BPF-Blank

Monday, August 8, 2016

Pick a Mountain, Any Mountain

For just being larger than average piles of dirt and rock, mountains can do and cause extraordinary things in an individual’s life.  Last year, in celebration of our 10 year anniversary, my wife and I decided to climb Pike’s Peak.  It’s a 13 mile journey from Manitou Springs, CO, rising up 7800 feet, past the tree line, half way to the stratosphere.  It’s a hike made difficult by its length, incline, and diminished levels of oxygen (especially for someone from oxygen rich Indiana) at the top of the 14,118 foot mountain.  So why would anyone want to climb it?  My answer was the same as the standard answer pertaining to mountains, “Because it’s there.”
Distant Pikes Peak
Pike’s Peak posed a challenge for me.  It forced me to face something I had never done before, with no guarantee that I could even accomplish it.  Once the goal was set, it required my wife and I to make plans, buy tickets, comprise arrangements for the kids, and prepare for the challenge months before hand.  For months, we consumed and were consumed by everything we had available to us about the journey, multiple blog articles/videos about the journey, where to rest, where to get water, what to wear, what to bring, where to park, and what potential emergencies to prepare for.  We learned from other’s mistakes, and envied those that had already completed the journey.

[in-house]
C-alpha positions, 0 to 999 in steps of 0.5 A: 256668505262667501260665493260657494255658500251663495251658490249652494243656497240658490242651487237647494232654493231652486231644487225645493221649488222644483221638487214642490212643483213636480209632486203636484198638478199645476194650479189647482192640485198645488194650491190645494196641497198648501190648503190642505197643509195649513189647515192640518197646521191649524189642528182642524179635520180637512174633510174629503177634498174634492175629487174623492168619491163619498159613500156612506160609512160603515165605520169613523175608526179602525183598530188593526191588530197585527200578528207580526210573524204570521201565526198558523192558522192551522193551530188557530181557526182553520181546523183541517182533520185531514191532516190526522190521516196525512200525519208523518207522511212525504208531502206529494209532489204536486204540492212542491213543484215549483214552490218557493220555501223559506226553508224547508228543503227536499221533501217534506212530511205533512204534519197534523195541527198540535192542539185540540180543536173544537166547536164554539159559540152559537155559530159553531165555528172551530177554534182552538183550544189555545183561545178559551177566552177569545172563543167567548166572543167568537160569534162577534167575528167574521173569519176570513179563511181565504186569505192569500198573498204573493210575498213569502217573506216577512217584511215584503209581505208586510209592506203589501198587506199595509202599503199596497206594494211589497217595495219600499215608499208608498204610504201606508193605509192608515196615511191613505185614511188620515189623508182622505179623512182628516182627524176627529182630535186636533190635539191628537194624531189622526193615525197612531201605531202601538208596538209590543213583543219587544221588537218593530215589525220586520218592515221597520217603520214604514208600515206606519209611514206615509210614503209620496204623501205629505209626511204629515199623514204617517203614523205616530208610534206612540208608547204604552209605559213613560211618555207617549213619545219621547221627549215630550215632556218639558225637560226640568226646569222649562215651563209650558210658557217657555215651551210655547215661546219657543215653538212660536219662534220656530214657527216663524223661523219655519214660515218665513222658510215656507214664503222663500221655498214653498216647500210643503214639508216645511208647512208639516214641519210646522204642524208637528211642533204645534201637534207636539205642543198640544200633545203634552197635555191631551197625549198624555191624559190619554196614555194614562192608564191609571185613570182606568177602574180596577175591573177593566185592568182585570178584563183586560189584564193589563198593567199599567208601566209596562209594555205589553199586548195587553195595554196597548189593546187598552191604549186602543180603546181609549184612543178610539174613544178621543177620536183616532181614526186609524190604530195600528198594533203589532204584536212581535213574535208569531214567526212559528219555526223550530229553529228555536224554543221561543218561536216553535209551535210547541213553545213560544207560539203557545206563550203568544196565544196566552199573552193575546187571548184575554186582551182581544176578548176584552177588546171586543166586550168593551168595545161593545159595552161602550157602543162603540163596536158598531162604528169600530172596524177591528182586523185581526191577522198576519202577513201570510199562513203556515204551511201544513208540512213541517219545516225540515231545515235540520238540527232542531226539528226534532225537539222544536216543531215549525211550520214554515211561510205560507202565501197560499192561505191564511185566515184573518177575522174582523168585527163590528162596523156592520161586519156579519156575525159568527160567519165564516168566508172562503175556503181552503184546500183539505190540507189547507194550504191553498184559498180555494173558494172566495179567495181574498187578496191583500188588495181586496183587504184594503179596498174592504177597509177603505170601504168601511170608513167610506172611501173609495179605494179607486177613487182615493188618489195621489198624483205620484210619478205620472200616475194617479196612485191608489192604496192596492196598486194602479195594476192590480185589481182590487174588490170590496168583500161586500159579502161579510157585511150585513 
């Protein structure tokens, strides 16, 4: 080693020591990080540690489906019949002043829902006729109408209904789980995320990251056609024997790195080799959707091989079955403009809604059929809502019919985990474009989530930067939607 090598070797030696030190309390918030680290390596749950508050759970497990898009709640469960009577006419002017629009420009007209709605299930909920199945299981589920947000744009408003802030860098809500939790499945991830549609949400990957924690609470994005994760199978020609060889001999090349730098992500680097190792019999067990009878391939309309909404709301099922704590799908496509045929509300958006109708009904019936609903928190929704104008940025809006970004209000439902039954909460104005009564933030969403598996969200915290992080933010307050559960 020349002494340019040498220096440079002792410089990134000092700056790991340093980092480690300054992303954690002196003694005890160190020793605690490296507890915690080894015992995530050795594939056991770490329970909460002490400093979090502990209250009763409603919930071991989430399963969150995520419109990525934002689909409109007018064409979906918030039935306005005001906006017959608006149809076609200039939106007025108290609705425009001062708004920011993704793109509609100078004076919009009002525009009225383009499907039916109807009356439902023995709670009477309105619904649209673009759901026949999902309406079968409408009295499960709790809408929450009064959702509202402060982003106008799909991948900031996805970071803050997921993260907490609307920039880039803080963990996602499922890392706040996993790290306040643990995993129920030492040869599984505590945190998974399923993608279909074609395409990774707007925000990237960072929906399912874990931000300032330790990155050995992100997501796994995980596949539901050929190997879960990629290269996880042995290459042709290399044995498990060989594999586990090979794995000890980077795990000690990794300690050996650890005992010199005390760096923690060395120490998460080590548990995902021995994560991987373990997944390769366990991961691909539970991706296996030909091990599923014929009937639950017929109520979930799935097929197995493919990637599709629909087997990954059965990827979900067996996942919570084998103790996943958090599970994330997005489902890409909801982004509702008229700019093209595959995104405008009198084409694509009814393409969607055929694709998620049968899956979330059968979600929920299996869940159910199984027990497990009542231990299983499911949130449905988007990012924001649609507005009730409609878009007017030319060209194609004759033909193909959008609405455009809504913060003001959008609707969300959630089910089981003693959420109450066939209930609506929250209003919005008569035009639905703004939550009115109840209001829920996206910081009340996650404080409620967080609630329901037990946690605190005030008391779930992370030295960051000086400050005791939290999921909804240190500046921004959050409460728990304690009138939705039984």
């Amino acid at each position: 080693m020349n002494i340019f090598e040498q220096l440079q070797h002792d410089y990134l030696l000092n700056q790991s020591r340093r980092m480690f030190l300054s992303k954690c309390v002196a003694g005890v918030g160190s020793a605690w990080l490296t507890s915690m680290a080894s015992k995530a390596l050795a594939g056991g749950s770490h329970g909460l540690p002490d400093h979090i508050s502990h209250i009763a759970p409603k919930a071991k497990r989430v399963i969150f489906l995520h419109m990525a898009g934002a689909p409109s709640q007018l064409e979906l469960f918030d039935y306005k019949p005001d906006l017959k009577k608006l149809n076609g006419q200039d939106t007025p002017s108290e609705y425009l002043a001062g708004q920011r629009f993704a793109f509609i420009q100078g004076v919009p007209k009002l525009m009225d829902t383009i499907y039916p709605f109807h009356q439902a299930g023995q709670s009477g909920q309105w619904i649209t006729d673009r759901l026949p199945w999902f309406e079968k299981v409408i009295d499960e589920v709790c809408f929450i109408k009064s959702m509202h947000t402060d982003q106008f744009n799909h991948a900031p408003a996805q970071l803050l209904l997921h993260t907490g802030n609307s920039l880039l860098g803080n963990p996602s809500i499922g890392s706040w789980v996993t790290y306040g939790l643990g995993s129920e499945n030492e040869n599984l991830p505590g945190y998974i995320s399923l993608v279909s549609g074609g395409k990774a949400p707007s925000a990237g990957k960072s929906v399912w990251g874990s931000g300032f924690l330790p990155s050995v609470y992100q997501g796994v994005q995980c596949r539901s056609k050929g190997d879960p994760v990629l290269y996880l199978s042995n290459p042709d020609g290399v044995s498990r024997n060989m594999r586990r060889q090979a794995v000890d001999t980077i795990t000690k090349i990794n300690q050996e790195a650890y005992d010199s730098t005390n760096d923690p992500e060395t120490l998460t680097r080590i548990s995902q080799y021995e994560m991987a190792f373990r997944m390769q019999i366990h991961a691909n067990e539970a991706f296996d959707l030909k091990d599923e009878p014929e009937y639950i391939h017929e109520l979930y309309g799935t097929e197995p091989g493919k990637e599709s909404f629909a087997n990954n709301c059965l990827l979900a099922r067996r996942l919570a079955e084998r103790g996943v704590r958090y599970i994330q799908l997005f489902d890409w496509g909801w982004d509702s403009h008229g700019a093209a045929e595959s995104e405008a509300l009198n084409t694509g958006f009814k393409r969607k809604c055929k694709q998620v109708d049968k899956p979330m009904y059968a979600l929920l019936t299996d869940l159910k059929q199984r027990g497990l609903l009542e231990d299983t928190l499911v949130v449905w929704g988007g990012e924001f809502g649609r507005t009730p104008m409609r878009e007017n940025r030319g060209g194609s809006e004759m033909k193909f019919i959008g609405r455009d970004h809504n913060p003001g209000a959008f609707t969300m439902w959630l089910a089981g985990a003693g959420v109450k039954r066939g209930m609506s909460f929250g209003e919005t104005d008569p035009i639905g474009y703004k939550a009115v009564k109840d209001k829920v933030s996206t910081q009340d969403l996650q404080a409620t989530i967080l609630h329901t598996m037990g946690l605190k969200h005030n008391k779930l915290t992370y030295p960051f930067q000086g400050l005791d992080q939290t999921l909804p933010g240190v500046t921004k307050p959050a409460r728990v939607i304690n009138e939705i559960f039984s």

When we arrived in Manitou Springs, we were simultaneously excited and daunted by the shear size of the mountain.  We met first hand, both those that had made the trek, and those that had lived in Colorado their whole lives, and only ever drove to the peak, eagerly anticipating that we would be included in the former group, rather than the later.

The morning of the hike, we left our hotel at 3 am and arrived at the base, in near total darkness, turned on our flashlights, and started climbing.   We were making great time and arrived at Barr Camp, slightly ahead of schedule.  After a quick bite to eat and some water to drink, we continued our ascent.  Things continued to go well until after we passed the tree line.   The unseen diminished oxygen levels started to slowly take its toll.  There had been few rests/stops up until that point, but shortly thereafter, I started requiring more and more breaks to catch my breath.  The final 2 hours of the climb saw me stopping every 10-40 feet to catch my breath, and sitting down every 200-400 feet in an attempt to regain the energy/strength in order to continue forward. 

It was at this point, when I was the closet to accomplishing the goal I had set out for myself months before hand, that I began to seriously question whether I would be able to finish.  It was at this point, that my wife stopped becoming a companion on the trip, and started to become a slave driver cheerleader.  At this point in time, I should probably explain some of the physical differences between my wife and I.  My wife is an avid workout enthusiast.  She exercises most days of the week, eats healthy, and runs half-marathons (3 of which at 4, 5 and 7 months of pregnancy).  Let’s just say, she is a healthy in shape woman.  I on the other hand, managed to lose 10 pounds before the trip, but rarely work out more than twice a week, and besides a single 5K, haven’t ran a race since high school.  It is my firm belief that the last mile of the climb, she could have ran up and down 3 times, before I made it up once.  But instead, she continued to encourage and coach me up the rest of the mountain.